Why The World’s Largest Hedge Fund is Buying up More Gold Now Than Ever

Rebecca Patterson, chief strategist at top hedge fund Bridge Water Associates, sat down for an interview with Pensions and Investments earlier in the week to explain how Bridge Water is preparing for a ‘prolonged stagflationary period’ (high inflation with low to negative growth).

Patterson claimed that Bridgewater have gone back over a century to evaluate the investment proposition of gold within the similar macroeconomic conditions to those that we are seeing today. Aside from gold being generally a steady rock in an otherwise turbulent market, Patterson also noticed an alarming trend that investors can easily become accustomed to ‘persistent elevated inflation.’

She went to warn investors about becoming overly comfortable holding cash, and by extension not being proactive enough in the event of inflation worsening.

“Stagflation is a real risk and people need to take a step back, look at their portfolios and say, ‘Do I have enough in my portfolio that if that scenario plays out, I’m not going to be vulnerable?’”

As a consequence of their research into the long-term outlook of gold, Bridge Water Associates have substantially increased their position in precious metals.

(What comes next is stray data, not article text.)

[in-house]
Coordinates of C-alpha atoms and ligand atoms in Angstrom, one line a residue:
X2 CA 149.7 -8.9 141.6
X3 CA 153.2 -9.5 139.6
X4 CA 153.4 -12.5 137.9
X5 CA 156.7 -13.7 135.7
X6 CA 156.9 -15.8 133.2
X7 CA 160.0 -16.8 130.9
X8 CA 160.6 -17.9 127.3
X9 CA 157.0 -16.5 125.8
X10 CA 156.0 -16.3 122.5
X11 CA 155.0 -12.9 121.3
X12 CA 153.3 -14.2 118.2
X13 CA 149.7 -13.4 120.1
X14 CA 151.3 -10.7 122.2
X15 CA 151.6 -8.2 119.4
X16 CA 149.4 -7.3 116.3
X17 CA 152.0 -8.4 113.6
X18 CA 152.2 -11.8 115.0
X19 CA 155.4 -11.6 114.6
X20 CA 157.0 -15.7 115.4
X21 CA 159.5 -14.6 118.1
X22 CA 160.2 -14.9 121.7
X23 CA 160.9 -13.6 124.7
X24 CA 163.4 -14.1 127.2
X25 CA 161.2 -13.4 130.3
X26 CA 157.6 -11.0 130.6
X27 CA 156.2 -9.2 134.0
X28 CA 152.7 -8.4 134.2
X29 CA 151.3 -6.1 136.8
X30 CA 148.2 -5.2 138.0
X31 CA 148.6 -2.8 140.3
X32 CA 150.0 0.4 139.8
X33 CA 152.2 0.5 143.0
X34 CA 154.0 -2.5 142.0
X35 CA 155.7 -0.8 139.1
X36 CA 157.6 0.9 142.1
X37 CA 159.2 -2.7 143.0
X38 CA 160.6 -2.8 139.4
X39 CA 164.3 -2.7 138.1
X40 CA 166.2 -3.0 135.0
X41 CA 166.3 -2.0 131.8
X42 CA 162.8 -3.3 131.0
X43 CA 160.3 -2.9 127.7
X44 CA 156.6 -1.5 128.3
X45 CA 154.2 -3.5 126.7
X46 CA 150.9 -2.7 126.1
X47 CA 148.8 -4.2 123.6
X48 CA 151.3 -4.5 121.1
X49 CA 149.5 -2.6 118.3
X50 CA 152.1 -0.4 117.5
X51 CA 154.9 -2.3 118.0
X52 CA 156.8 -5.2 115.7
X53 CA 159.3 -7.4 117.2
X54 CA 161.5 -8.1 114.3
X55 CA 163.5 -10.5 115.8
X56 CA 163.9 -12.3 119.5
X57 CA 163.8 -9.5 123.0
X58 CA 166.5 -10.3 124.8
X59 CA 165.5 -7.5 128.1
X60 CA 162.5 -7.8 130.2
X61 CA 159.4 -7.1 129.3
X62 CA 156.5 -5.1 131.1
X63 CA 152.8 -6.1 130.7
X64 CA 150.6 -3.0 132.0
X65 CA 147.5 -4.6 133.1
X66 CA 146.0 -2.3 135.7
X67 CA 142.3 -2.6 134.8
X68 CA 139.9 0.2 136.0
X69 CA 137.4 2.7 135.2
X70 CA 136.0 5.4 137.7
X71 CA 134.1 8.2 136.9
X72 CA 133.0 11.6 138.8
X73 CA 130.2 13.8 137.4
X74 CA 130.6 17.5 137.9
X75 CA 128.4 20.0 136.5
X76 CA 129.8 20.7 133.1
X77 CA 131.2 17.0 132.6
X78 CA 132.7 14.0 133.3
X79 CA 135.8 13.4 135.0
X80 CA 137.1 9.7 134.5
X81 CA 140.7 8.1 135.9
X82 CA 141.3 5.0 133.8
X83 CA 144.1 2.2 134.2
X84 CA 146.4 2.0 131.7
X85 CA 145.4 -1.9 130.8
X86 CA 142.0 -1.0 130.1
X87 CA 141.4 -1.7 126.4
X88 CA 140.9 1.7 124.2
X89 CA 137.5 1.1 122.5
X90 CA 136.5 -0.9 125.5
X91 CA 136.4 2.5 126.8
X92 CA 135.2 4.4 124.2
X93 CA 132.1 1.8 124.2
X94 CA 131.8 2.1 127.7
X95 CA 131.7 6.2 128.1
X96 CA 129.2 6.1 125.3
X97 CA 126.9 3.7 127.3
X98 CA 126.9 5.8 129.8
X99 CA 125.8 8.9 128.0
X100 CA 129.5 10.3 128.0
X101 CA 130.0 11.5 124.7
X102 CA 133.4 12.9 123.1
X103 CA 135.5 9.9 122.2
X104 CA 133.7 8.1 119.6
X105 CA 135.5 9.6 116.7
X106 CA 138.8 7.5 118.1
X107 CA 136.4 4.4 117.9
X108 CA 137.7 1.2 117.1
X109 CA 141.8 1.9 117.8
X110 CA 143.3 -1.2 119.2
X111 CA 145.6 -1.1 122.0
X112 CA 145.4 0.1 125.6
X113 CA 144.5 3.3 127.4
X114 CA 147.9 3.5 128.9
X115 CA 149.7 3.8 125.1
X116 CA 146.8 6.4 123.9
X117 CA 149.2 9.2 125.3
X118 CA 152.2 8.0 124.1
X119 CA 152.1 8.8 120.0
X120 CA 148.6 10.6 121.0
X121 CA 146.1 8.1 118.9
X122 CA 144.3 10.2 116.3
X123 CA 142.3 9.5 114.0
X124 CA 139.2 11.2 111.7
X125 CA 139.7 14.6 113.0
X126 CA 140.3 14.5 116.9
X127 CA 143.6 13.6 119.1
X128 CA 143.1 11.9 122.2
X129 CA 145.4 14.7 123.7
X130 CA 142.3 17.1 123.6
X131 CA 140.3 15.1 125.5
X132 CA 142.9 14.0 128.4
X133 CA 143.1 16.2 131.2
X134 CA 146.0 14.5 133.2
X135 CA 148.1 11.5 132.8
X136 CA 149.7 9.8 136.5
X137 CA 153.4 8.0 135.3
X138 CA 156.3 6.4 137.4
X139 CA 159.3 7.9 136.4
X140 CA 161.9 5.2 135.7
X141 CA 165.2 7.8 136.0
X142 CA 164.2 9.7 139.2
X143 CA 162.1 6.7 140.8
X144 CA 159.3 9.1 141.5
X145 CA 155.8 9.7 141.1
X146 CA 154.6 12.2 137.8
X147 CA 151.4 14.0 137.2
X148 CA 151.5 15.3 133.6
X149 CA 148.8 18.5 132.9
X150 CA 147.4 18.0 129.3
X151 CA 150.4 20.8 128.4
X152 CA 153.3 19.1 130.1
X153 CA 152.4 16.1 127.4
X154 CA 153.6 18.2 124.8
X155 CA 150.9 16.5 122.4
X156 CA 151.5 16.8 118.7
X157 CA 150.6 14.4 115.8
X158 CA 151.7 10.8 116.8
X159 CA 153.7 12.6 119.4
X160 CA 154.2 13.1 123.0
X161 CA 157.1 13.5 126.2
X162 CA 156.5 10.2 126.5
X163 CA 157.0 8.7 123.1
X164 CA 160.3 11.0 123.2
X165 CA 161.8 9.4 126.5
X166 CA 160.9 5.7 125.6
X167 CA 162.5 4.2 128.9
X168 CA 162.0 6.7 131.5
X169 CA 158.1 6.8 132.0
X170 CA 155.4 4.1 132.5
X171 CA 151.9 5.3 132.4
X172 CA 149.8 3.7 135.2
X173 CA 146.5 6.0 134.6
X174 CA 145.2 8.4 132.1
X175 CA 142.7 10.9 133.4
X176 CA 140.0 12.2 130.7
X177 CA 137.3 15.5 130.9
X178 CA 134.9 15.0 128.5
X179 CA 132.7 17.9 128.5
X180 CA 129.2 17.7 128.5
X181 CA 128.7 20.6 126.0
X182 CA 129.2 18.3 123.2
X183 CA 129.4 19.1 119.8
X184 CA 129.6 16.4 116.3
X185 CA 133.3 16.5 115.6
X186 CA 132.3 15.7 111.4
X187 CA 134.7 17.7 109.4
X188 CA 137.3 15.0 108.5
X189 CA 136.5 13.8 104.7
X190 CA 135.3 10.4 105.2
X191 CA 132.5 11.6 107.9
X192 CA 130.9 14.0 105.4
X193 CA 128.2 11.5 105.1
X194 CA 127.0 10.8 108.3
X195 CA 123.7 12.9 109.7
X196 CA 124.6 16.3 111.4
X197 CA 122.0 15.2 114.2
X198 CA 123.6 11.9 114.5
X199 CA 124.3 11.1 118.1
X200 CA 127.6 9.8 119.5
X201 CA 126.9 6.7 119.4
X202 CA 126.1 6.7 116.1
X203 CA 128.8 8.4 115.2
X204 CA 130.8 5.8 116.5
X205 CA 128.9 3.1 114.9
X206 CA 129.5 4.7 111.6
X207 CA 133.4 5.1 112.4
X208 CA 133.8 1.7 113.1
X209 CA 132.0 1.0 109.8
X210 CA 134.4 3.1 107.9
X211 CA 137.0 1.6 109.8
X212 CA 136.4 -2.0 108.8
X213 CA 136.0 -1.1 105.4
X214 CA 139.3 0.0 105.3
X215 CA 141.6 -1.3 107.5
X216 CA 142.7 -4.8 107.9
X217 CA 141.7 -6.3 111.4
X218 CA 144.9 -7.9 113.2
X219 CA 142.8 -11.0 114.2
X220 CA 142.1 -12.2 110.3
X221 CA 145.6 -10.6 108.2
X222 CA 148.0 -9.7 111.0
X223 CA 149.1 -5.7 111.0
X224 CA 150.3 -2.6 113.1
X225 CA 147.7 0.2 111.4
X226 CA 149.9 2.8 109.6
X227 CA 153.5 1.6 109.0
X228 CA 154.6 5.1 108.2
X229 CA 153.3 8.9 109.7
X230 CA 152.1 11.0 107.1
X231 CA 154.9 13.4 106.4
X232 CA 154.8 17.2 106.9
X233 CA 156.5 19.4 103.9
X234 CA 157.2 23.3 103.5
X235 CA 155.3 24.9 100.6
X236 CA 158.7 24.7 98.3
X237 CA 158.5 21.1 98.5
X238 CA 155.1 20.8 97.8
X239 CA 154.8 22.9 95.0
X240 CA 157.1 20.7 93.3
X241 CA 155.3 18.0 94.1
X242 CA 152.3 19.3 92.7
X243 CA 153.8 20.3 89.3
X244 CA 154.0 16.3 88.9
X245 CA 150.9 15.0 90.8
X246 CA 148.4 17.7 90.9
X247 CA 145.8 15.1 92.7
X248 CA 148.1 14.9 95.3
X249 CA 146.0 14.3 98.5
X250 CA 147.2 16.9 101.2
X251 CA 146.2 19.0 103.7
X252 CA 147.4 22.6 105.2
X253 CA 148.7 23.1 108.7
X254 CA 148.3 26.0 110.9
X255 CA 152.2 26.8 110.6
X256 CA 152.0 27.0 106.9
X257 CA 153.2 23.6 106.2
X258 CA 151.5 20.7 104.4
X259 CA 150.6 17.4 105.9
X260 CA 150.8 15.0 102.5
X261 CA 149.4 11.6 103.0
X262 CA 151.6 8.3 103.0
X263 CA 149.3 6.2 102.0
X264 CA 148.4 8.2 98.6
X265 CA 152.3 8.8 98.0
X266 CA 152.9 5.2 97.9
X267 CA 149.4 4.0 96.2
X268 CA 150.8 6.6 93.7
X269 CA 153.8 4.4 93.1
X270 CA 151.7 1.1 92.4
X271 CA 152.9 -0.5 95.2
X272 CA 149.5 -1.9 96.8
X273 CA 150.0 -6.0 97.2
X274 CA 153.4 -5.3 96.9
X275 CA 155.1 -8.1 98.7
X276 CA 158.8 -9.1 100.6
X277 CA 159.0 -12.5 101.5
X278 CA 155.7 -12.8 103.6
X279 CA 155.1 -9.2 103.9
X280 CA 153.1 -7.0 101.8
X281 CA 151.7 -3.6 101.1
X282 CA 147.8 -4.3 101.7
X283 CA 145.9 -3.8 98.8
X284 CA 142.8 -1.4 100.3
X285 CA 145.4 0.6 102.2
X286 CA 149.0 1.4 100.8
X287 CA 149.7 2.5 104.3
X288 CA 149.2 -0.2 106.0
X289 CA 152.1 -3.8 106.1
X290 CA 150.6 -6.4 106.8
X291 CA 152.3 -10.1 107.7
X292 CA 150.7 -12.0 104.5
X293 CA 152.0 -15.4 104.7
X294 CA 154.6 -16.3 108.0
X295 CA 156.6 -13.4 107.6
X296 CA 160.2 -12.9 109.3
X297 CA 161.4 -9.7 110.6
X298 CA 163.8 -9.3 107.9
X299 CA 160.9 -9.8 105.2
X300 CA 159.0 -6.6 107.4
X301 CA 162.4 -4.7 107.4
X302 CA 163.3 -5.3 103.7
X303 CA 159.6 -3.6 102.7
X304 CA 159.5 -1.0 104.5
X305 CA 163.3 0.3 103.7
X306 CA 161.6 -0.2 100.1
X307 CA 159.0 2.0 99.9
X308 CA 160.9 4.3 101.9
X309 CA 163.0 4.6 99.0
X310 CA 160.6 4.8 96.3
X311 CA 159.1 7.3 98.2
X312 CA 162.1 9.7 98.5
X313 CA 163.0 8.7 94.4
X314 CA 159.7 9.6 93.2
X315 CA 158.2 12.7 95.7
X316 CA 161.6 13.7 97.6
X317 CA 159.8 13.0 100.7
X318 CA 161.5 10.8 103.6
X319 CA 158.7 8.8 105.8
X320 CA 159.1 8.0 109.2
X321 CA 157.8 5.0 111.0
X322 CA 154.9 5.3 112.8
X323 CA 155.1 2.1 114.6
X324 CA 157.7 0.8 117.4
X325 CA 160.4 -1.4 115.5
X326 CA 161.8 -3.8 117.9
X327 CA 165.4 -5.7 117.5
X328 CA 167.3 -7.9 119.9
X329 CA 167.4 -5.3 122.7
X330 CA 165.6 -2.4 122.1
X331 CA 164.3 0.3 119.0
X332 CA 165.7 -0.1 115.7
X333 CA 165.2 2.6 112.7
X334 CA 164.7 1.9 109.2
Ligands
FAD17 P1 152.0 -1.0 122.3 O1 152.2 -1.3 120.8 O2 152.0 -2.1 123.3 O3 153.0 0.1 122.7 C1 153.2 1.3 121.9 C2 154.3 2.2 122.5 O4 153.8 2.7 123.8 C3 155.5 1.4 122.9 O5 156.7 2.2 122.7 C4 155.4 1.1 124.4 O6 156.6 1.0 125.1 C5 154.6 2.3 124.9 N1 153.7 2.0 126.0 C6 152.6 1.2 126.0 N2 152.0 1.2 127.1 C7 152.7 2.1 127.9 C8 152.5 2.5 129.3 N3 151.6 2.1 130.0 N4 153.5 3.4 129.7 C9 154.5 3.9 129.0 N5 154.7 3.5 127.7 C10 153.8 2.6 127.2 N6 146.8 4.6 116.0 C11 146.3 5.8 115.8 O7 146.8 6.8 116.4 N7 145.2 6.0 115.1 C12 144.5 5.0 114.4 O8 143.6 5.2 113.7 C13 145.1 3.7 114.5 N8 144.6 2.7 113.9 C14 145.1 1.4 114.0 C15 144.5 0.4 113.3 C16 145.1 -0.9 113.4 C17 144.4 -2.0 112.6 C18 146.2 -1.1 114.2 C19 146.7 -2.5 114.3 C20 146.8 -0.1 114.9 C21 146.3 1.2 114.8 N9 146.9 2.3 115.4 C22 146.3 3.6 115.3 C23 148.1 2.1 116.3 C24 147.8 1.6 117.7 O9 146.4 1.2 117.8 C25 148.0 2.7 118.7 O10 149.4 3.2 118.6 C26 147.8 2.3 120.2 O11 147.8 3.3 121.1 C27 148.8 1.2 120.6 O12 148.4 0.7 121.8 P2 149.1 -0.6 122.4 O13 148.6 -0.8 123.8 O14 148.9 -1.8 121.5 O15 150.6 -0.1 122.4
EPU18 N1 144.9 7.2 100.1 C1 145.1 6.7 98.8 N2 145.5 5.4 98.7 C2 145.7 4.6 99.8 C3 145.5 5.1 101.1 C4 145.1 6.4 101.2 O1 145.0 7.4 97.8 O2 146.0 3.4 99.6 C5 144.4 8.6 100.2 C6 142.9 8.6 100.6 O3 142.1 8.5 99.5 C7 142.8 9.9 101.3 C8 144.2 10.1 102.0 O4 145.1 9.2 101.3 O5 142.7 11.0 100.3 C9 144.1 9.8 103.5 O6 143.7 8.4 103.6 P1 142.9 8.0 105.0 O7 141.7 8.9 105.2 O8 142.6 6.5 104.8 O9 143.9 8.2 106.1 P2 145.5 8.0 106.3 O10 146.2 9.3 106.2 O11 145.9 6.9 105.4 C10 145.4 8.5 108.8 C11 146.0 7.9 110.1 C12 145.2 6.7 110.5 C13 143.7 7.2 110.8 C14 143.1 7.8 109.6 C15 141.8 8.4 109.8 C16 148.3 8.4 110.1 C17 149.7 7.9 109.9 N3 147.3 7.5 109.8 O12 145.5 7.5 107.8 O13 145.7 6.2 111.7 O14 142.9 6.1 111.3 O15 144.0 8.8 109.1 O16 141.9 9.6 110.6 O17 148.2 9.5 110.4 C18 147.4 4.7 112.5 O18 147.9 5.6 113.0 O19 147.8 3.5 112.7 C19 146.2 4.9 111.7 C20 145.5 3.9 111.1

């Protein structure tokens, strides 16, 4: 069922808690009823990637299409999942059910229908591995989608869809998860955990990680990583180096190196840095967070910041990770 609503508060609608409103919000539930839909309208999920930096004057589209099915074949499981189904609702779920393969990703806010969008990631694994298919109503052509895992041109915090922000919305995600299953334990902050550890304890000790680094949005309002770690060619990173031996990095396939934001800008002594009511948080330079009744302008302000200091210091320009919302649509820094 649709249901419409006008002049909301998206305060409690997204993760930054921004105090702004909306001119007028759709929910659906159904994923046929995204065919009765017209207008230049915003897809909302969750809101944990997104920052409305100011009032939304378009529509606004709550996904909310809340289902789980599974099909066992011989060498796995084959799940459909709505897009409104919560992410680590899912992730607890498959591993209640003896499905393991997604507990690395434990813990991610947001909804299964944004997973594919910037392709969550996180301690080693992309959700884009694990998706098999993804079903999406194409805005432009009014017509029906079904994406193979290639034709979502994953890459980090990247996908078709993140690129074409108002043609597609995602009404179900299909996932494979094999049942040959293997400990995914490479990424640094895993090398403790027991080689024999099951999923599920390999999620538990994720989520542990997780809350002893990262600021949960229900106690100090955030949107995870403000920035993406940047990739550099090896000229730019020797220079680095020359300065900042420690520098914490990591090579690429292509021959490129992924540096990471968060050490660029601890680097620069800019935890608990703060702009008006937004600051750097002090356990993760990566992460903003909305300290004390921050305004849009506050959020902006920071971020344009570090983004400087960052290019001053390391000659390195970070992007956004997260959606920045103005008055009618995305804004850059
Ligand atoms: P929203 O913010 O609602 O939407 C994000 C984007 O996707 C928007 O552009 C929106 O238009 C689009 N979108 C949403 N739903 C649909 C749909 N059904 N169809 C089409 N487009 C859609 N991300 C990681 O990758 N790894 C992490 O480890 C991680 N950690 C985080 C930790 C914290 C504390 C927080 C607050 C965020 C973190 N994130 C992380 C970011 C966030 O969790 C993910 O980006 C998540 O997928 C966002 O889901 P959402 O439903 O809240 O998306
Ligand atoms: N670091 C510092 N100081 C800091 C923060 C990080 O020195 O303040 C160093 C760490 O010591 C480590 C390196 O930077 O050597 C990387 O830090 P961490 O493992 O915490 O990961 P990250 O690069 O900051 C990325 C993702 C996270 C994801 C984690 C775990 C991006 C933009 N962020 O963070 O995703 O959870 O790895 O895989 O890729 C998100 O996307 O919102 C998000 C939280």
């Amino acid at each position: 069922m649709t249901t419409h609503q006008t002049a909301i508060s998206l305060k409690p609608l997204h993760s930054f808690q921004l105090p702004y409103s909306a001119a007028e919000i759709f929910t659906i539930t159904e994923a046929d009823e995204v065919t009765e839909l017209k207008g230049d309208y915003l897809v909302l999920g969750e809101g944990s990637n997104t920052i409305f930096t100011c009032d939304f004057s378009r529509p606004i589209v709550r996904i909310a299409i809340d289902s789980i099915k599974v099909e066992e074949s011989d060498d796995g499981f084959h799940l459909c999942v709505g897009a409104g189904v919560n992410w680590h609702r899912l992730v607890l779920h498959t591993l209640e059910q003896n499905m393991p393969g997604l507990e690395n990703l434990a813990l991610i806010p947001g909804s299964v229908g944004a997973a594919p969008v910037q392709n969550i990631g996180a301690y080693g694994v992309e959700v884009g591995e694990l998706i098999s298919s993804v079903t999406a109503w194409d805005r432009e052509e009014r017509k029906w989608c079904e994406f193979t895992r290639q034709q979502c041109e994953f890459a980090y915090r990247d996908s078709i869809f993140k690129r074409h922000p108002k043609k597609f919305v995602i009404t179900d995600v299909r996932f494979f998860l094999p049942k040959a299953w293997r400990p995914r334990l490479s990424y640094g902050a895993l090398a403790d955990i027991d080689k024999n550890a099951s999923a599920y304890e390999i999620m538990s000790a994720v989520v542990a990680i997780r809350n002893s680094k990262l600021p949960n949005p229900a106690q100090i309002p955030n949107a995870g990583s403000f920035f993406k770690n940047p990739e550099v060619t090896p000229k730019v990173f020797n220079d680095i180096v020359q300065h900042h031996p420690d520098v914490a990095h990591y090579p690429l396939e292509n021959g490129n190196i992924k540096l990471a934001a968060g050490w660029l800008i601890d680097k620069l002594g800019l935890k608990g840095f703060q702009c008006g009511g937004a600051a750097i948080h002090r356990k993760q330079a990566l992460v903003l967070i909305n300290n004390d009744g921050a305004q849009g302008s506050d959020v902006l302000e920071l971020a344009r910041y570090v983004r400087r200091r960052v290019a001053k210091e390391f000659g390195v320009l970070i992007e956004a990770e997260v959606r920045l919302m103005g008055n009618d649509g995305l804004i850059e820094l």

Furthermore, the current short-term outlook for precious metals can also be considered very appealing, as there is a strong increase in Asian demand. China specifically, has increased their imports to 80 tonnes of gold in July alone, double June’s imports and 8 times May’s imports. If this steep increase in month to month purchasing continues China’s buying pressure alone could have a significant impact on price moving forward.  

“How much gold are you going to need? Like, this much, at least…”

On the FED front, Patterson is of the personal belief that the continuation of the interest rate hikes is at best a lesser of two evils, as opposed to a catch-all solution.

“The Fed’s in an unenviable place, if they tighten too much, they risk exacerbating the recession,” she said. If they don’t tighten enough, they’re not going to get inflation where they want it and they could risk their credibility.”

As we saw with last week’s CPI figures, the market had priced in some economic improvement  prior to the news that inflation had worsened. A similar situation could be at play here in the event of a further larger than expected rate rise, which again could see traditional risk on assets such as shares continue to fall and gold start to rally.


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